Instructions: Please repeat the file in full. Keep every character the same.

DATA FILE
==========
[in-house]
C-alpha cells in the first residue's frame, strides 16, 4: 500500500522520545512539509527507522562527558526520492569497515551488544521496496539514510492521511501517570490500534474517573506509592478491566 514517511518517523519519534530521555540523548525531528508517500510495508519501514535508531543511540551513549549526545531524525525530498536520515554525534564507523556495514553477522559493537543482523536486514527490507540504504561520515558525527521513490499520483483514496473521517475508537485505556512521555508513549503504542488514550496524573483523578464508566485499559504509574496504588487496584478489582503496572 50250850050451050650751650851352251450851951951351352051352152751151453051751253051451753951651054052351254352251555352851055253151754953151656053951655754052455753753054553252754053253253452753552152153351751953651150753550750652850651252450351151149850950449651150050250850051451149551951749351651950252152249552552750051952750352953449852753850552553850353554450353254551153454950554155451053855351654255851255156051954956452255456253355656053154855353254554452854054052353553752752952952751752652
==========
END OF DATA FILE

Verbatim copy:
[in-house]
C-alpha cells in the first residue's frame, strides 16, 4: 500500500522520545512539509527507522562527558526520492569497515551488544521496496539514510492521511501517570490500534474517573506509592478491566 514517511518517523519519534530521555540523548525531528508517500510495508519501514535508531543511540551513549549526545531524525525530498536520515554525534564507523556495514553477522559493537543482523536486514527490507540504504561520515558525527521513490499520483483514496473521517475508537485505556512521555508513549503504542488514550496524573483523578464508566485499559504509574496504588487496584478489582503496572 50250850050451050650751650851352251450851951951351352051352152751151453051751253051451753951651054052351254352251555352851055253151754953151656053951655754052455753753054553252754053253253452753552152153351751953651150753550750652850651252450351151149850950449651150050250850051451149551951749351651950252152249552552750051952750352953449852753850552553850353554450353254551153454950554155451053855351654255851255156051954956452255456253355656053154855353254554452854054052353553752752952952751752652